When we writers face obstacles in our careers, it can be pleasant and worthwhile to set our coffee cups down on the table, get to our feet, and take a few moments to wander calmly among said obstacles, and look at the opportunites between and around them.
It’s easy to spot the obstacles to success in writing. For one thing, for most of us it’s more difficult than ever to make it in the world of traditional publishing. But if our work is so good that it’s already moved beyond publishable to irresistible, then once a book is traditionally published, our opportunities to sell our work are legion. Thirty years ago we might have booked school visits, a few bookstore signings, and hoped for a good review in Quill and Quire. Not so bad, but today a traditionally published author can give writing seminars online to the world, connect with readers everywhere through Goodreads and do guest blog tours across the continent to reach new readers.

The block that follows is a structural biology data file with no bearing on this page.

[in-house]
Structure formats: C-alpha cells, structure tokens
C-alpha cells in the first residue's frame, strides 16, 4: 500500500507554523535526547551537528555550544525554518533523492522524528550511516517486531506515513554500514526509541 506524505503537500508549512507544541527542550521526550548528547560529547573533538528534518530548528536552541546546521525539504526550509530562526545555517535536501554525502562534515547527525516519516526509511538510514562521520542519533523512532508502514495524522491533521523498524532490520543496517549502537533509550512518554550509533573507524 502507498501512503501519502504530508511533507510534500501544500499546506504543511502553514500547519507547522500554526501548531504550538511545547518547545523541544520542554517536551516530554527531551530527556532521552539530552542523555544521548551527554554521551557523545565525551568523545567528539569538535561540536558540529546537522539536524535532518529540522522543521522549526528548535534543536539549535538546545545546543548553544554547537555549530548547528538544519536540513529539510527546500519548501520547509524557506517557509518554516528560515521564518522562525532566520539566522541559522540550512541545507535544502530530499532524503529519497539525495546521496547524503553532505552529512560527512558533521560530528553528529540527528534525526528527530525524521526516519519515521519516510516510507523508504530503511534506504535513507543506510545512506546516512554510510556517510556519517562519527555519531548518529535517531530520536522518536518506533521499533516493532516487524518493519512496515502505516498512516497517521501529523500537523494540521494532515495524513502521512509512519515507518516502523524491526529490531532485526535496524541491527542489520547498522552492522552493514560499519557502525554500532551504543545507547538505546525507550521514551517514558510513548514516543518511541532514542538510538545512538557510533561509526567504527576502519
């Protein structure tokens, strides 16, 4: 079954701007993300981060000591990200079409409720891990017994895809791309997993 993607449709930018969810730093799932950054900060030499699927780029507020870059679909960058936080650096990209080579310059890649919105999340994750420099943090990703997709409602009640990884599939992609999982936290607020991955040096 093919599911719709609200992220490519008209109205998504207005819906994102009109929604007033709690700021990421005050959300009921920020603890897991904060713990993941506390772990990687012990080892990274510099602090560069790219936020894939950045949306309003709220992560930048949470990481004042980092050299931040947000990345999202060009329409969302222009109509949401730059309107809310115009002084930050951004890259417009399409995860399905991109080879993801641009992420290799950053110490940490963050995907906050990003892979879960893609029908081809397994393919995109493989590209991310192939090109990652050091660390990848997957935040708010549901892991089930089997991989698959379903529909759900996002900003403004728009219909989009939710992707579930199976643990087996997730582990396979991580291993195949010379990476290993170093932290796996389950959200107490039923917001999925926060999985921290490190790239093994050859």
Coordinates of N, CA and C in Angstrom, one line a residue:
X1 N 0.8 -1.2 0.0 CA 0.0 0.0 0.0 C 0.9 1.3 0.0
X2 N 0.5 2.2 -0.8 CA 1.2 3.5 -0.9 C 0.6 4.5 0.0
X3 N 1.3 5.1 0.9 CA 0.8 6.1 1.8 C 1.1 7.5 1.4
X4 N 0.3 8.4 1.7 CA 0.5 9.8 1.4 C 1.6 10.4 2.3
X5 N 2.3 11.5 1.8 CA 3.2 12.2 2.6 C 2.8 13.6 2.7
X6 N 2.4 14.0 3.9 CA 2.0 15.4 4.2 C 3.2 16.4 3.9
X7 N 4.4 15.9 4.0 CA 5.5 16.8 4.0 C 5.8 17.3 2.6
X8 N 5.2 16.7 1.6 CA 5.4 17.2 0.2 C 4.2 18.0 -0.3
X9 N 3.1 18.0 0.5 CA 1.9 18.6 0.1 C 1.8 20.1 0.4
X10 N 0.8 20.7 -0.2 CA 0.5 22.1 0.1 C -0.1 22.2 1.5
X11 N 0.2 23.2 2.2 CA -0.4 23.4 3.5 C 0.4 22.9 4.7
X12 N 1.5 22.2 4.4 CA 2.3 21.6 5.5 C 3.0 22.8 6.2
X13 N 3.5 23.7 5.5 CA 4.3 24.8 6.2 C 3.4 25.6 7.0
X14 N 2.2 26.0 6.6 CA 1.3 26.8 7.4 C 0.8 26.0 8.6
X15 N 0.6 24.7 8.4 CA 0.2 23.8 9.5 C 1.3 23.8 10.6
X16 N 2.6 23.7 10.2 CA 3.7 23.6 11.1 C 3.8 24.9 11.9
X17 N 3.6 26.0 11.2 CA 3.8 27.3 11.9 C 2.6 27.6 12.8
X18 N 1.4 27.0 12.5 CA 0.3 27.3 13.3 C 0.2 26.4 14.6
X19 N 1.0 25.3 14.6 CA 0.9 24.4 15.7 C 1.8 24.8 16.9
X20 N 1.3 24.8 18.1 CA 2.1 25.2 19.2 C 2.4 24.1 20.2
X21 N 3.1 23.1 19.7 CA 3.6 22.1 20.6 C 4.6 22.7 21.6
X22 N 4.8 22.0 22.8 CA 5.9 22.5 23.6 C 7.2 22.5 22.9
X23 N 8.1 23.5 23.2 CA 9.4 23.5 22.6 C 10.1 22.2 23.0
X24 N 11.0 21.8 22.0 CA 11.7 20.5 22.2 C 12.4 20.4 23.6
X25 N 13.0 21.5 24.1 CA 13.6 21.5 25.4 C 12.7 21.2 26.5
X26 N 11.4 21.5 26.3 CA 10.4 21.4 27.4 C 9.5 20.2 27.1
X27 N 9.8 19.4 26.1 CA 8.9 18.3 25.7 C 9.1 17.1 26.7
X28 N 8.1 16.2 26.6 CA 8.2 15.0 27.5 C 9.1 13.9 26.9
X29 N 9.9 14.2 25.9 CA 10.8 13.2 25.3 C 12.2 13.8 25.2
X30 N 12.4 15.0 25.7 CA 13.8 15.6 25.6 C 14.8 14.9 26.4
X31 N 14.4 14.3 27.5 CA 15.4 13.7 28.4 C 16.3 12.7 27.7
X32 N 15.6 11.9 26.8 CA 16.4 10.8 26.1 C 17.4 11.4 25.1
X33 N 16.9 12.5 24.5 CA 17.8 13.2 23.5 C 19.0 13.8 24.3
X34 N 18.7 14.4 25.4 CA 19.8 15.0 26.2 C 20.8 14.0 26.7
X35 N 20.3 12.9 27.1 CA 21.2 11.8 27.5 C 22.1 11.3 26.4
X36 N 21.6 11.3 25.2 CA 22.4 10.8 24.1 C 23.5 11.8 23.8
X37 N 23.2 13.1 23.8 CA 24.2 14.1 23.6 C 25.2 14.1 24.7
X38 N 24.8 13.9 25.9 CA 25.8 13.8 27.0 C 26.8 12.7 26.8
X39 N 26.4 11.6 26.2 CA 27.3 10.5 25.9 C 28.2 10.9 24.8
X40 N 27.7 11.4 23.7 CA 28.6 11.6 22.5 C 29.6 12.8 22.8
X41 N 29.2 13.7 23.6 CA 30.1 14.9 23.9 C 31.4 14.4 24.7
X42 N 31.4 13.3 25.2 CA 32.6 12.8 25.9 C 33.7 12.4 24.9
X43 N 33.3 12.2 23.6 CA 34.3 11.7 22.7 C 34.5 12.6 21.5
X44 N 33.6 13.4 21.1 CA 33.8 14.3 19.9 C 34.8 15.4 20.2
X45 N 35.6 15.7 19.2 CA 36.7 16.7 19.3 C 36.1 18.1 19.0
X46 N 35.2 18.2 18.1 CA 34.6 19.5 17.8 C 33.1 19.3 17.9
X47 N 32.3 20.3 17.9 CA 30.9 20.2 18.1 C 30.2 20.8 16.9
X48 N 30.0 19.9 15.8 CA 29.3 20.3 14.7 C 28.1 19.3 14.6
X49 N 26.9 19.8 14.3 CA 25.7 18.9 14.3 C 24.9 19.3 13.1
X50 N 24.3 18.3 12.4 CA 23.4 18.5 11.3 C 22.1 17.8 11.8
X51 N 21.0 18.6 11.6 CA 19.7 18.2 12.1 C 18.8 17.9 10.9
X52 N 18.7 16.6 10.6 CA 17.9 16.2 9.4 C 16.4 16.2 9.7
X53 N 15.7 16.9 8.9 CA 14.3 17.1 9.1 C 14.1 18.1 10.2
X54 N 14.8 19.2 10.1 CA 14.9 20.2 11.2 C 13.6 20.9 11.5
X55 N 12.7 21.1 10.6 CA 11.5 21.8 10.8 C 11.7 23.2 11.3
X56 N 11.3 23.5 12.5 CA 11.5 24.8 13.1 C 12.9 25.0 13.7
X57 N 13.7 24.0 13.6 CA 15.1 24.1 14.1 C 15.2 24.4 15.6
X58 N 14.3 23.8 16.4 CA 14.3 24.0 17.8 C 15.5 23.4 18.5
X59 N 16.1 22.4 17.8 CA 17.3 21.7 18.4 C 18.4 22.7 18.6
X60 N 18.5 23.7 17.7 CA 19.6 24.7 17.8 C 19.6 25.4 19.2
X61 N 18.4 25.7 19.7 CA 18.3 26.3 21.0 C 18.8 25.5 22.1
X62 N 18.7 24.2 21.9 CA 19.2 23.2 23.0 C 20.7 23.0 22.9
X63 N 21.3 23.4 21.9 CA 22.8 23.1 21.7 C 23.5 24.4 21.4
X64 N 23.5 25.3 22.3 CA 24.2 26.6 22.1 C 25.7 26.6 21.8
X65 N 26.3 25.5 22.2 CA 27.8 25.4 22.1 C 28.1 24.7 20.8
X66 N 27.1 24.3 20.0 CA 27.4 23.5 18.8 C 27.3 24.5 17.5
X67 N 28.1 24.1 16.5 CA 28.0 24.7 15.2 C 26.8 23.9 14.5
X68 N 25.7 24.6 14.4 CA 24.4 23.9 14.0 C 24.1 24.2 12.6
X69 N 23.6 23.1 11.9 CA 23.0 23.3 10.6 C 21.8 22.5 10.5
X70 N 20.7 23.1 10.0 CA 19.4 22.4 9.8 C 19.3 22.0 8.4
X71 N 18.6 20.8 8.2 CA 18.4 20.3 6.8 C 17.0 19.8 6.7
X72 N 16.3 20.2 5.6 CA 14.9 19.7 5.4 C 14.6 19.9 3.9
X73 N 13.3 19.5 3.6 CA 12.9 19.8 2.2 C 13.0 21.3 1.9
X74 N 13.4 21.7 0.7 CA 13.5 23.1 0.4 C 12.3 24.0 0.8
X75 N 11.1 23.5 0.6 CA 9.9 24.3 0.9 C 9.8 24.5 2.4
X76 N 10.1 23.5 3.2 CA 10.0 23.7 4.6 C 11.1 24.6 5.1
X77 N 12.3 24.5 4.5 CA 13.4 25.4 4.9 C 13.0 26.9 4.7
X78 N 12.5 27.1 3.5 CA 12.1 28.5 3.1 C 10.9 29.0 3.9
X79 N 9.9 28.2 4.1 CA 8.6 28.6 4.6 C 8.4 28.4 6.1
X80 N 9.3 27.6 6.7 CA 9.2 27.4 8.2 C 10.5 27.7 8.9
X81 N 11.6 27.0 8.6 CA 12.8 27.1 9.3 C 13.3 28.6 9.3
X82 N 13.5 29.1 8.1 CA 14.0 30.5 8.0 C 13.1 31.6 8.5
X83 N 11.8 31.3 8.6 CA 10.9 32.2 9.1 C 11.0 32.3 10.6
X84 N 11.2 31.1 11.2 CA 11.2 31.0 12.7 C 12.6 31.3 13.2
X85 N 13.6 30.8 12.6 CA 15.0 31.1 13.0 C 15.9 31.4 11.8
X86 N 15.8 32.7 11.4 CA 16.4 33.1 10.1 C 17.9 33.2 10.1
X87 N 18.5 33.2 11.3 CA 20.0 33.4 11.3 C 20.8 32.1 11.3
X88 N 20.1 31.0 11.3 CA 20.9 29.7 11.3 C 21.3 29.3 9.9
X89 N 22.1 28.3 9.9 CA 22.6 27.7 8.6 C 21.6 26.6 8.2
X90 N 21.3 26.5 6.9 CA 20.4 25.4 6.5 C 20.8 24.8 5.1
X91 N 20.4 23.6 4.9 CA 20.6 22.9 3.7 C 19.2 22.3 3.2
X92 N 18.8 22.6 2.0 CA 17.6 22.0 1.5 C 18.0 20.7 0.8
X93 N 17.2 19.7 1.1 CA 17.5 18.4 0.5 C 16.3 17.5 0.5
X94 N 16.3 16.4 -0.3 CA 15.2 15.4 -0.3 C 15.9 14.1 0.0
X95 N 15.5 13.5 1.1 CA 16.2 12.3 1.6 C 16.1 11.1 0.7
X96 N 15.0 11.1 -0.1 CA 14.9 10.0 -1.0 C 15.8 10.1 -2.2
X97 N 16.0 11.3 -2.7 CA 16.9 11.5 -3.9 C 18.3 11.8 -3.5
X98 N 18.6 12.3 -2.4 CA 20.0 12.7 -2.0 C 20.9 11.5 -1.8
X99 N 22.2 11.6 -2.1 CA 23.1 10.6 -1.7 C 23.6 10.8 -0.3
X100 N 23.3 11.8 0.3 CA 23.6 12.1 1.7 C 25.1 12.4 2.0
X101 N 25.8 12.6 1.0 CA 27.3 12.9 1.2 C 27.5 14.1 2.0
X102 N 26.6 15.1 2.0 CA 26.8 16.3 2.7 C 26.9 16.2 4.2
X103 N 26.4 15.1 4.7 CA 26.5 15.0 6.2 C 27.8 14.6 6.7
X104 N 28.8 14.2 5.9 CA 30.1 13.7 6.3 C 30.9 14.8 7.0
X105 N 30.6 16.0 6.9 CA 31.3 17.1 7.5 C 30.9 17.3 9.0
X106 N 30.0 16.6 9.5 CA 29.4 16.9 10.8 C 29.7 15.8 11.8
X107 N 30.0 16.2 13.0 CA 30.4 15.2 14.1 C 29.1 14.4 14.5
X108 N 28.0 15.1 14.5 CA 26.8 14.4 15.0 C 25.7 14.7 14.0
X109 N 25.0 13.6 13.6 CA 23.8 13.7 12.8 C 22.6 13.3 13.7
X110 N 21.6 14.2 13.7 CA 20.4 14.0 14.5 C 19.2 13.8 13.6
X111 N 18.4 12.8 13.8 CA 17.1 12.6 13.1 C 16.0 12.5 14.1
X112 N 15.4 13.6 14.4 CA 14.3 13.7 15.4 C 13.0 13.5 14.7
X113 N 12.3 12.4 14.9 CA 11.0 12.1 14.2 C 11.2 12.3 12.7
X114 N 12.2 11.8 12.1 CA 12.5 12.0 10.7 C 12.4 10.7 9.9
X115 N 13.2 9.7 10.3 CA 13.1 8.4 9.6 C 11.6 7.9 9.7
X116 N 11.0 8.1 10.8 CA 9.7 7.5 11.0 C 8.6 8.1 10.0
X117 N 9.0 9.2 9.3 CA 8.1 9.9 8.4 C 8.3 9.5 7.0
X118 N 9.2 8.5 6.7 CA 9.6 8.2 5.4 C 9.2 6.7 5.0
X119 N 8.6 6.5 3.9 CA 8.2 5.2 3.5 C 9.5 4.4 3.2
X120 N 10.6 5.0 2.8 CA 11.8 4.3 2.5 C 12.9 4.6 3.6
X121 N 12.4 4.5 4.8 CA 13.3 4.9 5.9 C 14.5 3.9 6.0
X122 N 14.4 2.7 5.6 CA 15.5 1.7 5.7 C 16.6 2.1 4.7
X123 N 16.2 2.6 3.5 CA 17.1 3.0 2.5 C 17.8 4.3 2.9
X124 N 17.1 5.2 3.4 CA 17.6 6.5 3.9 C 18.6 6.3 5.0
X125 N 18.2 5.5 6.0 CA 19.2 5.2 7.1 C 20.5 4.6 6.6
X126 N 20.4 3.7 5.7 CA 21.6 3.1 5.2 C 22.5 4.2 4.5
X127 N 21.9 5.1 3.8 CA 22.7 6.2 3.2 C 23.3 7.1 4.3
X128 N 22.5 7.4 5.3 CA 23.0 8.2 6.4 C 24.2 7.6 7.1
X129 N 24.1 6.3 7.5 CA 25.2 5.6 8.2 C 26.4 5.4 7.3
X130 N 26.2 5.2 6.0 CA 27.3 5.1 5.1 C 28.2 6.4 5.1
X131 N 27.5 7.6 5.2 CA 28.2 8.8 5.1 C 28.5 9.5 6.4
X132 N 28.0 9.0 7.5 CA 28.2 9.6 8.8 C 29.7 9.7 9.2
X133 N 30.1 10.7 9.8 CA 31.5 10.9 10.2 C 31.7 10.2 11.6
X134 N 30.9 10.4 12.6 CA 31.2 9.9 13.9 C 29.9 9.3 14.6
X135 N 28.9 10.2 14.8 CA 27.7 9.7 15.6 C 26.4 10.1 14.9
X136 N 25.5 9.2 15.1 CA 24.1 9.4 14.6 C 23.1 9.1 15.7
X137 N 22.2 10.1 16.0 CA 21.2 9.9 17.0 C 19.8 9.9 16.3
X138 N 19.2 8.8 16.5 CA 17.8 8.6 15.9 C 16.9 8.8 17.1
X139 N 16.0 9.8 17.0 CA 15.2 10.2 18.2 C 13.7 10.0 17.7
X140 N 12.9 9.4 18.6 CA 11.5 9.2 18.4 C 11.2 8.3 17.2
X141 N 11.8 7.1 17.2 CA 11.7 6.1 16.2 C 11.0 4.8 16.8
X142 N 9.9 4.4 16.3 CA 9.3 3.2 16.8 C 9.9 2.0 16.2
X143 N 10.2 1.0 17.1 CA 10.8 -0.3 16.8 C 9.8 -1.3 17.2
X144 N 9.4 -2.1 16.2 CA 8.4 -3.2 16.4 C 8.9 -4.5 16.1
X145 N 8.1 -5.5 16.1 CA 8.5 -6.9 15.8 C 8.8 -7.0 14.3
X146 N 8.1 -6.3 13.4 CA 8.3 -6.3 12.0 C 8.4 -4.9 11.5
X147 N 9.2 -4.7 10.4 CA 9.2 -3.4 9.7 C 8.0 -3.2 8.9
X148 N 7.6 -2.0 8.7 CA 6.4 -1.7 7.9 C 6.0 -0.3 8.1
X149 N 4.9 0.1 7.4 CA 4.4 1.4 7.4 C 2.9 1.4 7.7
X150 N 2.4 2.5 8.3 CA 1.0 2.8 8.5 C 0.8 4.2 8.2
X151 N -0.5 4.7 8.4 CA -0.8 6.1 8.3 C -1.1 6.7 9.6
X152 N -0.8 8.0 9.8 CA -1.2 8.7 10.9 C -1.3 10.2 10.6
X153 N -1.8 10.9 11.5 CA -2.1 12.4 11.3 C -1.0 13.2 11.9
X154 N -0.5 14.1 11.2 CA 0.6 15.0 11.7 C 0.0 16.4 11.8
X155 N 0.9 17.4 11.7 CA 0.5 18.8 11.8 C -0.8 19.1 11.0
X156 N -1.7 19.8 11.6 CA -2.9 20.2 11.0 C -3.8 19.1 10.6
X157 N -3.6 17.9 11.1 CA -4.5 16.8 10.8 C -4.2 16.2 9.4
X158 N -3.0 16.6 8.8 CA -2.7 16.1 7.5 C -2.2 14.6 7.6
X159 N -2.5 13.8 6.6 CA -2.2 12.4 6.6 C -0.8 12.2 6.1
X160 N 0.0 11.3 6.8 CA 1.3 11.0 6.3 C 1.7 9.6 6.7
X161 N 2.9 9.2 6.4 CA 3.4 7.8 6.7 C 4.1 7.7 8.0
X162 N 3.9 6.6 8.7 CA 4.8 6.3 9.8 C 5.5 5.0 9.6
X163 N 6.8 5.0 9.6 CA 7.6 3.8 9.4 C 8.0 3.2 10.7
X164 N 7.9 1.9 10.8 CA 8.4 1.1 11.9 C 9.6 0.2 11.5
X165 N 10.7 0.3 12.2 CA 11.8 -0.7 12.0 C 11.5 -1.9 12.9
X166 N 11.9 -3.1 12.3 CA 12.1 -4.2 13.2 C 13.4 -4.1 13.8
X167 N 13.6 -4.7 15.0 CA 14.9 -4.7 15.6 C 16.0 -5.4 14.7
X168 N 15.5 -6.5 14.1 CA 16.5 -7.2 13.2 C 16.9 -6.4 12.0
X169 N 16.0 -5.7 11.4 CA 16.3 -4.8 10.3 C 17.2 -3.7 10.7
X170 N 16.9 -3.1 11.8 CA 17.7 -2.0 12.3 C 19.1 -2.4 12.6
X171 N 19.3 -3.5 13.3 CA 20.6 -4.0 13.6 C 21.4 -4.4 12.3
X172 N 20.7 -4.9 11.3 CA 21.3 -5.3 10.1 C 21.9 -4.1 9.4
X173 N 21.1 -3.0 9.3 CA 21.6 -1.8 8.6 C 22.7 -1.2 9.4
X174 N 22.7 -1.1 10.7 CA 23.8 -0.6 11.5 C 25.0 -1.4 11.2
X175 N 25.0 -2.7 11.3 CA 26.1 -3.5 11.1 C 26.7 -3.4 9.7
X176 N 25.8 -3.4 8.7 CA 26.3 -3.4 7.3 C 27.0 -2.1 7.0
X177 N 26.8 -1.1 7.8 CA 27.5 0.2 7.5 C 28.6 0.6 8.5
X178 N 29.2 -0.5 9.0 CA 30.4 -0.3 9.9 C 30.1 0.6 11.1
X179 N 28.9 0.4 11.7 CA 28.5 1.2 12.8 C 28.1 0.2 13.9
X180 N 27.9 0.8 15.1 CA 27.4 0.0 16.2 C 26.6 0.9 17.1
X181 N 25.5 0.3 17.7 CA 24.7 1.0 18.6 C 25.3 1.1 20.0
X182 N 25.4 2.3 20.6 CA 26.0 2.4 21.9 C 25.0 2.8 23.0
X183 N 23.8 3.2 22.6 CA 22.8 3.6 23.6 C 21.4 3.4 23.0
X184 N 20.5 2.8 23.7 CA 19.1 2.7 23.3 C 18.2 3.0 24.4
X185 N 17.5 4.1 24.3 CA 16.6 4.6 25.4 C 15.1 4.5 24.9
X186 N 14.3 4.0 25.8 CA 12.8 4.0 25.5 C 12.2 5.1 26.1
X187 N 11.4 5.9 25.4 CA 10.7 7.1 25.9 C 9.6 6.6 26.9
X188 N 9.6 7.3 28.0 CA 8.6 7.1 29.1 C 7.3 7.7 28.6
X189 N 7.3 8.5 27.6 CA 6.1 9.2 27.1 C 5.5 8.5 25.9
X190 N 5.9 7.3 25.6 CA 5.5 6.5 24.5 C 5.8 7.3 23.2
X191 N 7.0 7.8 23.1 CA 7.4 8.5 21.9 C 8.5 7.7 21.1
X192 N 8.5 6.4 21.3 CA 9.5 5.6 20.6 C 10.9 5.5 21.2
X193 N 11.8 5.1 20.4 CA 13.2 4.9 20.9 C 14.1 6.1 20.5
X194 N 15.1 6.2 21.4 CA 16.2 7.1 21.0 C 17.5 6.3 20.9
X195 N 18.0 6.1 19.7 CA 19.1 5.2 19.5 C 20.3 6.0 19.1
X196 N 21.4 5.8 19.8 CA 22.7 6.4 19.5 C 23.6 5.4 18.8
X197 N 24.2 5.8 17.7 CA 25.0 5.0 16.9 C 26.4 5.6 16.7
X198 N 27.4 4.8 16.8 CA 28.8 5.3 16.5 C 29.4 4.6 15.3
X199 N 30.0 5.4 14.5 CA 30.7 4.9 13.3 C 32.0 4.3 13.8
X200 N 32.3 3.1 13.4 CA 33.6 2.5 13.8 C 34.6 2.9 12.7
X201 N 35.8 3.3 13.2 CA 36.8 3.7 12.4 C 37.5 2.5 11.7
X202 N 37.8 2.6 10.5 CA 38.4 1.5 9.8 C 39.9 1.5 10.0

For those who want to succeed with independent publishing, again the opportunities become clear. Distribution is no longer an issue. True, our work has to become visible in the sea of writers on the independent scene. But each of these authors is a reader, and thankfully they are also colleagues with whom we tend to cooperate more than compete. What Hugh Howey with Wool and Andy Weir with The Martian accomplished and continue to accomplish through talent, determination, and diligence helps us see how to build our own careers on our own terms.
Take a large enough view of the field of writing, and all those obstacles serve to spell out the news: There has never been a better time to be a writer.